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Cypriot tycoon Asil Nadir found guilty of theft

Associated Press
FILE - This is a Monday, Jan. 23, 2012, file photo of the founder of the collapsed Polly Peck business empire Asil Nadir as he arrives at The Old Bailey court in London. Former fugitive tycoon Asil Nadir was found guilty at the Old Bailey Monday Aug. 20, 2012 of  three counts of theft. (AP Photo/Kirsty Wigglesworth.File)
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FILE - This is a Monday, Jan. 23, 2012, file photo of the founder of the collapsed Polly Peck business empire Asil Nadir as he arrives at The Old Bailey court in London. Former fugitive tycoon Asil Nadir was found guilty at the Old Bailey Monday Aug. 20, 2012 of three counts of theft. (AP Photo/Kirsty Wigglesworth.File)

LONDON (AP) — Turkish Cypriot tycoon Asil Nadir was found guilty of theft Monday in relation to the collapse of his Polly Peck business empire, one of a series of debacles that focused public attention on the corporate greed of 1980s Britain.

Polly Peck was an low-profile British textile firm until Nadir took over in 1980, turning the modest business into a vehicle for a wave of acquisitions, including Del Monte's fresh fruit operations and Japan's Sansui Electric Co. The stock went through the roof and Nadir became one of Britain's richest men.

But the success story turned sour after investigators began probing irregularities in Nadir family trusts. The tycoon denied charges he had stolen from Polly Peck to line his pockets, but the company's share price collapsed and the company itself went under in 1990.

The collapse was deeply embarrassing for the then-ruling Conservative Party, to which Nadir was a major donor, and it made a fugitive of the tycoon, who fled the country for his native north Cyprus only months before he was due to stand trial.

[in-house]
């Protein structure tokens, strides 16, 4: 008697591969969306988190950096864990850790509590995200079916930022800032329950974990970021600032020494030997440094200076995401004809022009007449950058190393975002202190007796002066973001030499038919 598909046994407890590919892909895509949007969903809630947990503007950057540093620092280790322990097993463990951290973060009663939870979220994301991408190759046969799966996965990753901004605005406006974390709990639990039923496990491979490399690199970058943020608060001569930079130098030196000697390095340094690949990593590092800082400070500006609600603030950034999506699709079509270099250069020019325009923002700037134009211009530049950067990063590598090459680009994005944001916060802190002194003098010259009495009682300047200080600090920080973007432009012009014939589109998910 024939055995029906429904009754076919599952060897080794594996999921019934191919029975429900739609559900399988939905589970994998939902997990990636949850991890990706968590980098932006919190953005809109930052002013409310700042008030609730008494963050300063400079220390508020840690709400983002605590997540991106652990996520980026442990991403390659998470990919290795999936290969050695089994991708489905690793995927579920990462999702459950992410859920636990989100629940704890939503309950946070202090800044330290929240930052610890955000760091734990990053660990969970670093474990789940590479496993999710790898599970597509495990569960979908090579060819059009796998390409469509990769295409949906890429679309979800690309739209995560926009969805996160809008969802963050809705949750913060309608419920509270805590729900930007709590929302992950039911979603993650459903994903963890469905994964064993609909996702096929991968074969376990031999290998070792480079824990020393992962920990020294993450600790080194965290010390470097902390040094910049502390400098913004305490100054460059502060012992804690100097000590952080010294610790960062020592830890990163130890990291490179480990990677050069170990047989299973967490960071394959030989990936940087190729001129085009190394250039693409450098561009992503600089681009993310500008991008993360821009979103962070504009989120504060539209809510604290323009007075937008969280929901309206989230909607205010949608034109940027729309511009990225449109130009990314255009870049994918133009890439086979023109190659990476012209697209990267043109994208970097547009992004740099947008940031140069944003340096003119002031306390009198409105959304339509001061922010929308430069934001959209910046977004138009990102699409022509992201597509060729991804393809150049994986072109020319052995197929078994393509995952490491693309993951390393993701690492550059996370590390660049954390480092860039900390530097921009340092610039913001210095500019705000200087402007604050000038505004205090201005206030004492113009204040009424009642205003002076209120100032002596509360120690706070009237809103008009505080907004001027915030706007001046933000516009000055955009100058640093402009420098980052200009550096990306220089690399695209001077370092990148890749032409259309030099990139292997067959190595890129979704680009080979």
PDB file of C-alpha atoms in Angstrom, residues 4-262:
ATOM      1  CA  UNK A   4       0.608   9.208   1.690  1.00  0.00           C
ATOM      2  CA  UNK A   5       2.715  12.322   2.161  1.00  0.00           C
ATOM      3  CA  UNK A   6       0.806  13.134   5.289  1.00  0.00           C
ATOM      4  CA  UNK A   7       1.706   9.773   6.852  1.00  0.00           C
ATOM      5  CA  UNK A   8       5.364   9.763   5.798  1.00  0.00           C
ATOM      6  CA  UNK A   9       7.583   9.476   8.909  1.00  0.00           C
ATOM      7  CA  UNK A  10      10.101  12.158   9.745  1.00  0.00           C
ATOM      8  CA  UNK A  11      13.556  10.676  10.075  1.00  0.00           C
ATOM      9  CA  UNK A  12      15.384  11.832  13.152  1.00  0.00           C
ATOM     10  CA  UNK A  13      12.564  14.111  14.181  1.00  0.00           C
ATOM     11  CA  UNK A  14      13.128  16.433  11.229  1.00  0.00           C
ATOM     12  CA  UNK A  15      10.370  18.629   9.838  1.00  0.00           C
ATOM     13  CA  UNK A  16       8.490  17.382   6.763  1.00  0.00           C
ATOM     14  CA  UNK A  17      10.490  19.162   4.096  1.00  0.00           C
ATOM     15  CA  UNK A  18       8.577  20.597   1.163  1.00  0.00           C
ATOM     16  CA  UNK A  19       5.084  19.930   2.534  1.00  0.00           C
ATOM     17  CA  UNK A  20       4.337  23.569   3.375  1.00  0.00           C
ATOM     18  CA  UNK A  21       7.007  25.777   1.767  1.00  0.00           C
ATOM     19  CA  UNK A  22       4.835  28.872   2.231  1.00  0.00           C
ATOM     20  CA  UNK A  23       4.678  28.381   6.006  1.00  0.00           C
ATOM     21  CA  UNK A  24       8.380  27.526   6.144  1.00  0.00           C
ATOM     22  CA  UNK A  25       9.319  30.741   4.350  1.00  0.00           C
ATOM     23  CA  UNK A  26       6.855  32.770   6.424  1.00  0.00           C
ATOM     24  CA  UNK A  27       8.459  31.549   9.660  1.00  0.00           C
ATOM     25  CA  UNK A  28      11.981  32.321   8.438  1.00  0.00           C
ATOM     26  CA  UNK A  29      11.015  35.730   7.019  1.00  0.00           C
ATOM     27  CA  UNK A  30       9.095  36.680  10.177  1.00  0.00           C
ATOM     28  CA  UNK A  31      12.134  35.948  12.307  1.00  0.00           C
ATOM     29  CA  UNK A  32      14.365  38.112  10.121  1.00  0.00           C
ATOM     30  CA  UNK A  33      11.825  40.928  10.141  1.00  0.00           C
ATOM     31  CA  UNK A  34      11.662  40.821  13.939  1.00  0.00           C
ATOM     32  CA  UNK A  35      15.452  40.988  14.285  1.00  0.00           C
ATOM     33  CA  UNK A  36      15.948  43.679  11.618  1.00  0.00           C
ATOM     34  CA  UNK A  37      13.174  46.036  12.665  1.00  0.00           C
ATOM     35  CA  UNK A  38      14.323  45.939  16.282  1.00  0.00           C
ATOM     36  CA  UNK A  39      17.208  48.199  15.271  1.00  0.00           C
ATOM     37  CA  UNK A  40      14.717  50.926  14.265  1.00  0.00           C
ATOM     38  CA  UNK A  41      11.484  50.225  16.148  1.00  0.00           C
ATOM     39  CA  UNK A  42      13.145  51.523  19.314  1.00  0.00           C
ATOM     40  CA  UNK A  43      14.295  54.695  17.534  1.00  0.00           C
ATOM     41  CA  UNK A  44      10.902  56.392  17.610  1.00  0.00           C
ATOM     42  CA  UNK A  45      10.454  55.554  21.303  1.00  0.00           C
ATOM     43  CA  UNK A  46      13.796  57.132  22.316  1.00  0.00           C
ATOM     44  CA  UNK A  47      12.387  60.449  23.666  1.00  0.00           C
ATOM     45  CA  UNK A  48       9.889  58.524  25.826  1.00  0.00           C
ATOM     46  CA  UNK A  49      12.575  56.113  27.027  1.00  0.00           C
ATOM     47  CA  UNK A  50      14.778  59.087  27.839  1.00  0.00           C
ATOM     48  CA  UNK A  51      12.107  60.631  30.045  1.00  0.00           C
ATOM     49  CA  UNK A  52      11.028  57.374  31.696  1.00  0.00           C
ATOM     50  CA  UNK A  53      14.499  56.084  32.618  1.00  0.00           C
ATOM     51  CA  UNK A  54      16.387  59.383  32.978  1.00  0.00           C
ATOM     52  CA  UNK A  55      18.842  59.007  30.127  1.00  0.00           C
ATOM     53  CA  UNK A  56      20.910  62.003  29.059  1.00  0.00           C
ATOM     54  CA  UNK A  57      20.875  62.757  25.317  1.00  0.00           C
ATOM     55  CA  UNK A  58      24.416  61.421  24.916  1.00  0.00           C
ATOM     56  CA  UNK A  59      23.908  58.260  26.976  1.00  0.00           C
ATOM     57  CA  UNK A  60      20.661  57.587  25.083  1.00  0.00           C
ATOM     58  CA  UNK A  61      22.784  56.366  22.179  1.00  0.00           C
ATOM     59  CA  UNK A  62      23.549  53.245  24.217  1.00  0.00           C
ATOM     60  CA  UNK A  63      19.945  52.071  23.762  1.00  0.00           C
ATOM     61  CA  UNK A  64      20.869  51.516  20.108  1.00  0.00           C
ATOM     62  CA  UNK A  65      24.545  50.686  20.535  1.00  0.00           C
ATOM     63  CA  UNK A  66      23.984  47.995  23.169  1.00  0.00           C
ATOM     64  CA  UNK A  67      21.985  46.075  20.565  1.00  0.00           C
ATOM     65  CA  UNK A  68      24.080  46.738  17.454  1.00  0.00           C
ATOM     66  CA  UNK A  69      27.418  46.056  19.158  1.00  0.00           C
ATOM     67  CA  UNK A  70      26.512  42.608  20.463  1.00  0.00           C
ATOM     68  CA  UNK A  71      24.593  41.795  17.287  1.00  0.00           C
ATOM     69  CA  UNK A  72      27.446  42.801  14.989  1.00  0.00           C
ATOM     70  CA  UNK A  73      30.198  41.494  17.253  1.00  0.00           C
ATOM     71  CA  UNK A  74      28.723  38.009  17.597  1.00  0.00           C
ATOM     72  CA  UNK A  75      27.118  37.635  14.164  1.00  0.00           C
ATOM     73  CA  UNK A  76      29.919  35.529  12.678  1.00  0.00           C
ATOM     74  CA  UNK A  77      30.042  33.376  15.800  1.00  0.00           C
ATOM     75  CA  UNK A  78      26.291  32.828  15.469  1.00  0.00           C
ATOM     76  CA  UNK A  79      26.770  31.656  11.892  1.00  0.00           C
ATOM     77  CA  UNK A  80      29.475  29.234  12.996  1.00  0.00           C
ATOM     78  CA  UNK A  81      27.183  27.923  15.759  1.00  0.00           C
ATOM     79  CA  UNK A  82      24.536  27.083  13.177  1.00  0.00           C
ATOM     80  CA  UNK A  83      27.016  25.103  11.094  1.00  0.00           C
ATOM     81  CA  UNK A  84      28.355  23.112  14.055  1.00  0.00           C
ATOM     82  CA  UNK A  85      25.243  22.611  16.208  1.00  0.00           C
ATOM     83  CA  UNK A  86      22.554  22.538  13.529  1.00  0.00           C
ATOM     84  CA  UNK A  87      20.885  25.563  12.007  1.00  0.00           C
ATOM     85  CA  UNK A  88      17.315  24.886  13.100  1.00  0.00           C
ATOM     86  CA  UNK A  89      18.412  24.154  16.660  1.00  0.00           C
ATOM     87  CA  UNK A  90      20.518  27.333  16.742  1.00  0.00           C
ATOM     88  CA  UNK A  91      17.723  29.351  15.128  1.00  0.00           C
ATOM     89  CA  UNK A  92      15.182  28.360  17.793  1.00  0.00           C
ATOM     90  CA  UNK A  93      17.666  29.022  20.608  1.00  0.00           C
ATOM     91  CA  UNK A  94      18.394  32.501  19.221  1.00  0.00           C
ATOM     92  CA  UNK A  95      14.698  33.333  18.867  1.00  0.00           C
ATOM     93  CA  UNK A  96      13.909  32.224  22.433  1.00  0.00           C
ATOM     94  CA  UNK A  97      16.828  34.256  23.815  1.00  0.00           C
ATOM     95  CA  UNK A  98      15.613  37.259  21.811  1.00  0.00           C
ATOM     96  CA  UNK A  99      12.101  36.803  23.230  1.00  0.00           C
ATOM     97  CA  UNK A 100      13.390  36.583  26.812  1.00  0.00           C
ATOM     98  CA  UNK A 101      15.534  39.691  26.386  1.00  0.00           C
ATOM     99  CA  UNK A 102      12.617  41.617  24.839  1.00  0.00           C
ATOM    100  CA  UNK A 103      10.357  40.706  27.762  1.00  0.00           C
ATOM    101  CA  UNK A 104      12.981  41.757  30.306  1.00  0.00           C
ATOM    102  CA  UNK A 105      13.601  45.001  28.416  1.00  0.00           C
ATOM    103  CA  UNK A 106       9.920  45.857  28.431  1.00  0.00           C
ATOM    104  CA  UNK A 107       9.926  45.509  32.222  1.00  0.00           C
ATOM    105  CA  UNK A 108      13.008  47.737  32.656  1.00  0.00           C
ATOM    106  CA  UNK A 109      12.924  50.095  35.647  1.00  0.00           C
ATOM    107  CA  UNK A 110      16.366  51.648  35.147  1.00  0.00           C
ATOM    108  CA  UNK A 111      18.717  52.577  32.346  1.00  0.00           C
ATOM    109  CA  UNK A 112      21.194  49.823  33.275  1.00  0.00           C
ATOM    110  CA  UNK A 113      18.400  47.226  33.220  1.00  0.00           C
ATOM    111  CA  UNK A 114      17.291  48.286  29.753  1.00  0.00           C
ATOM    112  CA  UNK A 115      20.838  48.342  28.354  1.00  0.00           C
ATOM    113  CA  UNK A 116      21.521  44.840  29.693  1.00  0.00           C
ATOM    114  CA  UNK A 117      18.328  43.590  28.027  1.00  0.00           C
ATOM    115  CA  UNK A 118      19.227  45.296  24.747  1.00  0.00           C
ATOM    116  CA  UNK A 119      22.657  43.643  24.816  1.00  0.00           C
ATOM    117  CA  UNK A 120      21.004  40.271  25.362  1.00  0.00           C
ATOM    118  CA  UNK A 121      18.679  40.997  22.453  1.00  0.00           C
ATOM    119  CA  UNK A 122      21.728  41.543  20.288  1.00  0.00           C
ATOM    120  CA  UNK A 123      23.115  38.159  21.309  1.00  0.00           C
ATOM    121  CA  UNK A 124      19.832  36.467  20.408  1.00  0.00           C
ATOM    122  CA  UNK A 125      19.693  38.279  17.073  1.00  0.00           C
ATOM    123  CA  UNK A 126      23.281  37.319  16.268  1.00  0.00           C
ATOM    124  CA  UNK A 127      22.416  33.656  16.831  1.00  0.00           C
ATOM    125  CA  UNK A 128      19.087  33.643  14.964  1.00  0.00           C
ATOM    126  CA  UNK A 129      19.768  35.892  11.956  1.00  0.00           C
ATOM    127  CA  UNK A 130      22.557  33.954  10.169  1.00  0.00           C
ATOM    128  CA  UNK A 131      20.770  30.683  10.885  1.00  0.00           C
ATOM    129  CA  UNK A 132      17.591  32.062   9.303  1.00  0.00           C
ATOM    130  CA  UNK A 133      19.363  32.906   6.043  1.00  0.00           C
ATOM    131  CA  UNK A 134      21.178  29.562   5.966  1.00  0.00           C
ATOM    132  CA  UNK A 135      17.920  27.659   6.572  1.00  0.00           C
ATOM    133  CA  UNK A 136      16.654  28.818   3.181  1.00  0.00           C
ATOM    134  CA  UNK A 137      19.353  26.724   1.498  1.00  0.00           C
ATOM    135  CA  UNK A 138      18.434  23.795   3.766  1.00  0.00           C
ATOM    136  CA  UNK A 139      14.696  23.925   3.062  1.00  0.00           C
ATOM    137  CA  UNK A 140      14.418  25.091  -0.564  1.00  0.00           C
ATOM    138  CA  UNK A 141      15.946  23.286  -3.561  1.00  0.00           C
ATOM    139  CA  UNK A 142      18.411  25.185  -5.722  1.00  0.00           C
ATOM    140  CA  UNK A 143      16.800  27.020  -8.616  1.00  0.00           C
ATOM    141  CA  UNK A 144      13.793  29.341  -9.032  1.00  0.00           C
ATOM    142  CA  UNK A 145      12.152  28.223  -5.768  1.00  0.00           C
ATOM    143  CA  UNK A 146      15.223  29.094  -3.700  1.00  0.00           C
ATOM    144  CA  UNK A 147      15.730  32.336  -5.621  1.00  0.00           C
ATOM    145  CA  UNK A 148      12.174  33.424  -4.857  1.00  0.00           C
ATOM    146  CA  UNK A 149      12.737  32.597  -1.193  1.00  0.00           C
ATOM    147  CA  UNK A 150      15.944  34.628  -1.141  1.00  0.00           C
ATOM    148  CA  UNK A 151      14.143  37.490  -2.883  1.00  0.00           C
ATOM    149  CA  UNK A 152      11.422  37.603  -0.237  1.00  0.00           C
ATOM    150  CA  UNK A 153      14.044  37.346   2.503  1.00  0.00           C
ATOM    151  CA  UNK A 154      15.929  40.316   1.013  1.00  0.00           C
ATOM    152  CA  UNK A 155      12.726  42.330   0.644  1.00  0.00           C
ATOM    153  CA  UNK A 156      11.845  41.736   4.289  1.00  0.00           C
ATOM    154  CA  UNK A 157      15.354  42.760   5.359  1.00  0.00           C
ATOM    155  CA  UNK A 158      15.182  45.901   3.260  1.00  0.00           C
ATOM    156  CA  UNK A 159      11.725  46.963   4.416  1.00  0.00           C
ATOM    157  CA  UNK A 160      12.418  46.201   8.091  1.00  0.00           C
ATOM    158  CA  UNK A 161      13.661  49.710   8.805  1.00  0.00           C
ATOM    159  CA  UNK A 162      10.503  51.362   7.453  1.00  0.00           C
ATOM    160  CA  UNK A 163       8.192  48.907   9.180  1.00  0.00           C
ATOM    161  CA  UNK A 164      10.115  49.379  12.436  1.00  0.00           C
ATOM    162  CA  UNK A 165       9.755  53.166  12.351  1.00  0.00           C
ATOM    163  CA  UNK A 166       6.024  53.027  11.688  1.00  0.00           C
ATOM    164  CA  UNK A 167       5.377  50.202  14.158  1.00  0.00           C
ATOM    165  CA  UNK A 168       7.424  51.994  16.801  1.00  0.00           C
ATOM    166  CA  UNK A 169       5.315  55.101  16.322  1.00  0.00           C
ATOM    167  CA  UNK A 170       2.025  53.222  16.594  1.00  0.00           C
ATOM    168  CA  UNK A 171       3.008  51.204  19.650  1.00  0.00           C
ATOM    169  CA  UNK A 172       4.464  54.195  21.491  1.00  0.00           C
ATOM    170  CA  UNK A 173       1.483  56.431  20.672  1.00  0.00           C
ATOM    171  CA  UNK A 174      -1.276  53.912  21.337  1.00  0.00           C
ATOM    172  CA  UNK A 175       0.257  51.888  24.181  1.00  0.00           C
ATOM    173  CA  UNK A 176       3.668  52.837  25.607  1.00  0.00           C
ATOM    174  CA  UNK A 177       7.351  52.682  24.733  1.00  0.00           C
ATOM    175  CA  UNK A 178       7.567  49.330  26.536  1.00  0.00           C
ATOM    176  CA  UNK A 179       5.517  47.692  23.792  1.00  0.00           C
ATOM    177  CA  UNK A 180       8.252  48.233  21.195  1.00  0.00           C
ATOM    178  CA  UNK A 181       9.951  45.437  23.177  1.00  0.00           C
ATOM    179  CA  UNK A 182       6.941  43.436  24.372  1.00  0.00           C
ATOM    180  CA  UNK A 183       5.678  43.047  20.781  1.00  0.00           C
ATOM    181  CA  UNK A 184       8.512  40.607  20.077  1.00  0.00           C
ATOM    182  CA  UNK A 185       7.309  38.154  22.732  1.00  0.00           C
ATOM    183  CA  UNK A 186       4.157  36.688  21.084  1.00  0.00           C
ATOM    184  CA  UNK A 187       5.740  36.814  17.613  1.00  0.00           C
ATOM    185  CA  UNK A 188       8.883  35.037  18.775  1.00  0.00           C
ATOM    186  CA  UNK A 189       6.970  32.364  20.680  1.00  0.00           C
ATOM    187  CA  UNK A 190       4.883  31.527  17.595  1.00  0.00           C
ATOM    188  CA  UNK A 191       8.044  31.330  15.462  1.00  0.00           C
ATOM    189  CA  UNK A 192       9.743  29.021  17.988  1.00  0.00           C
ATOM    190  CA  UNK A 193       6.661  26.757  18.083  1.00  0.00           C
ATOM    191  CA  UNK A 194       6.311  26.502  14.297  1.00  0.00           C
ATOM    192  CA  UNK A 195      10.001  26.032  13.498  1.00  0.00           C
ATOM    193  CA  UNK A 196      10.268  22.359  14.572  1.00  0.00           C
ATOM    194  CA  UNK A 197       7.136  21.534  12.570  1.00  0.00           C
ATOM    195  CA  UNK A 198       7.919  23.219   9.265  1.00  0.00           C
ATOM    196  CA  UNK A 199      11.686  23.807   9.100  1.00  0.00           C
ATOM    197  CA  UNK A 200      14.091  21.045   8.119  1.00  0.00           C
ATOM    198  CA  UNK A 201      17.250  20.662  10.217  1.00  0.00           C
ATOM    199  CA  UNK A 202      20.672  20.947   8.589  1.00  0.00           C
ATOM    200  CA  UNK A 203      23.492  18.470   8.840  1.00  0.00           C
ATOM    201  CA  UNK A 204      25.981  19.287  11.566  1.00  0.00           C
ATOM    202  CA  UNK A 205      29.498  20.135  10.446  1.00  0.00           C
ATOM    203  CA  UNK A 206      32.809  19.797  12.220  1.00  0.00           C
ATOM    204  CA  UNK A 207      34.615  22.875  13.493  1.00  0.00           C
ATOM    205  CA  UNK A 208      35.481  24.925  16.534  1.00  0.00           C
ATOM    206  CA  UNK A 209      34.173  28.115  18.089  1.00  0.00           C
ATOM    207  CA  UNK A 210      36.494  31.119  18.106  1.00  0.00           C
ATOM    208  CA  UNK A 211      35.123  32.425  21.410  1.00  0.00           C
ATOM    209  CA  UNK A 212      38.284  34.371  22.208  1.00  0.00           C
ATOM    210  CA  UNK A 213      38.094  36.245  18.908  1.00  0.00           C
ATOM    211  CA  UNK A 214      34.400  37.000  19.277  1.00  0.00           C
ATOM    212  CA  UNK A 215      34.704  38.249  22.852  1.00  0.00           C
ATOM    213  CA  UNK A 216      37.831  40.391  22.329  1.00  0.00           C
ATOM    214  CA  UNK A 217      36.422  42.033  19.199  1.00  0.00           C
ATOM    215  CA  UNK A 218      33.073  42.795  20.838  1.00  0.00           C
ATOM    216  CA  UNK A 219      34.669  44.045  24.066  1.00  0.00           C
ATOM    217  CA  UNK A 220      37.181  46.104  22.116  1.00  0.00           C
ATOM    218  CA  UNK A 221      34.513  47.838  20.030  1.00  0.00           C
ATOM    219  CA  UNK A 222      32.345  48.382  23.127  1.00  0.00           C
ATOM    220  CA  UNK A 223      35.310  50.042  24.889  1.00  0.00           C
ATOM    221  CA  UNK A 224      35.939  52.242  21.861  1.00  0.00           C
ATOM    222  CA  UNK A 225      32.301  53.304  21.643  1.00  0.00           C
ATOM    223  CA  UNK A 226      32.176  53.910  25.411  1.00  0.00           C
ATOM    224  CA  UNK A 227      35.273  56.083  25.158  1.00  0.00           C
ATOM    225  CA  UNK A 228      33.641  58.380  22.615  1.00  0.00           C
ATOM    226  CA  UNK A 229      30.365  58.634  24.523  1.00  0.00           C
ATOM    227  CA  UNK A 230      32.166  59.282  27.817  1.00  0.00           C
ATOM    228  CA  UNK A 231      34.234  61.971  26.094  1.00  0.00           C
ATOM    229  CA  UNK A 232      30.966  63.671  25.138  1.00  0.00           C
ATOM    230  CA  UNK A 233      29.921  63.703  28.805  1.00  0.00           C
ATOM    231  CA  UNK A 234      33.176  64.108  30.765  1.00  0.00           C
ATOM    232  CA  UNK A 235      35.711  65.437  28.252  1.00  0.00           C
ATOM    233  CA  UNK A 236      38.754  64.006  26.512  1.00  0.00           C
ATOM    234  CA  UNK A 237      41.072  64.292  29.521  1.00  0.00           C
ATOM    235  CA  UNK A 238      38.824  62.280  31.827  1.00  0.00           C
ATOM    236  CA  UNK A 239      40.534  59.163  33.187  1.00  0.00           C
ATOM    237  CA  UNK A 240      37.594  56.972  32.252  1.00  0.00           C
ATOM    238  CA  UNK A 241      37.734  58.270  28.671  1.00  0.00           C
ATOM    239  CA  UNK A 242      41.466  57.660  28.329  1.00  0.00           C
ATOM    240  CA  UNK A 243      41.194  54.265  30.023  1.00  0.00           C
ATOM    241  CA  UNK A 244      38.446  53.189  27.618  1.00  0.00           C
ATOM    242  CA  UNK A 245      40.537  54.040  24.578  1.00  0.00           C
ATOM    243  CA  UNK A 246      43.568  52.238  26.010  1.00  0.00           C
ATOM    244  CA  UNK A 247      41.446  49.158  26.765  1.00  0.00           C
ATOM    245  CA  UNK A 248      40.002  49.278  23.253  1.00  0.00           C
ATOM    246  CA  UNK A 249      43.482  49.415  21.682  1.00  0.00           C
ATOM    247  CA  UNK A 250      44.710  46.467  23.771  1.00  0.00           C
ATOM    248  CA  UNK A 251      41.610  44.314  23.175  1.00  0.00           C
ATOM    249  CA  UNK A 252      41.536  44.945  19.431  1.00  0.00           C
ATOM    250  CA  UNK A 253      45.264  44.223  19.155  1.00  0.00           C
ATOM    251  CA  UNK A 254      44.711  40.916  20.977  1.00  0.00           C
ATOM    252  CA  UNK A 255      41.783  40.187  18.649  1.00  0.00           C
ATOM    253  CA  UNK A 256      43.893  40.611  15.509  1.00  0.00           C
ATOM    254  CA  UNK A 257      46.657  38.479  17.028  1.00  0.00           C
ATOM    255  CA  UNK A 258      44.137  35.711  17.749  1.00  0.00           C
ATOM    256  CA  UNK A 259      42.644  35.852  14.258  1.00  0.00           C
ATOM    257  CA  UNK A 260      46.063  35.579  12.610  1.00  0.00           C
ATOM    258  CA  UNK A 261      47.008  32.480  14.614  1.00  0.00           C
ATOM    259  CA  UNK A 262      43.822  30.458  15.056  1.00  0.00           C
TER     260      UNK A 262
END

The Polly Peck story was one of several corporate scandals that showed up the dark side of Britain's freewheeling 1980s; others included the 1991 collapse of BCCI and the demise of the Maxwell media empire.

Nadir spent nearly two decades as a fugitive from British justice, but he made the dramatic decision to return to London in 2010, saying he wanted to clear his name. Legal analysts speculated that so much time had elapsed that a prosecution would be too complex to pull off successfully — noting that much of the evidence had been lying in archives for two decades and that key witnesses might be too old to testify.

If that was Nadir's gambit, it backfired. A jury at London's Central Criminal Court found him guilty of three counts of theft and not guilty of a fourth count of theft.

The 71-year-old tycoon looked shocked as the verdicts were announced. His wife Nur, 28, sat at the side of the dock.

Jurors are still deliberating a further nine counts of theft.

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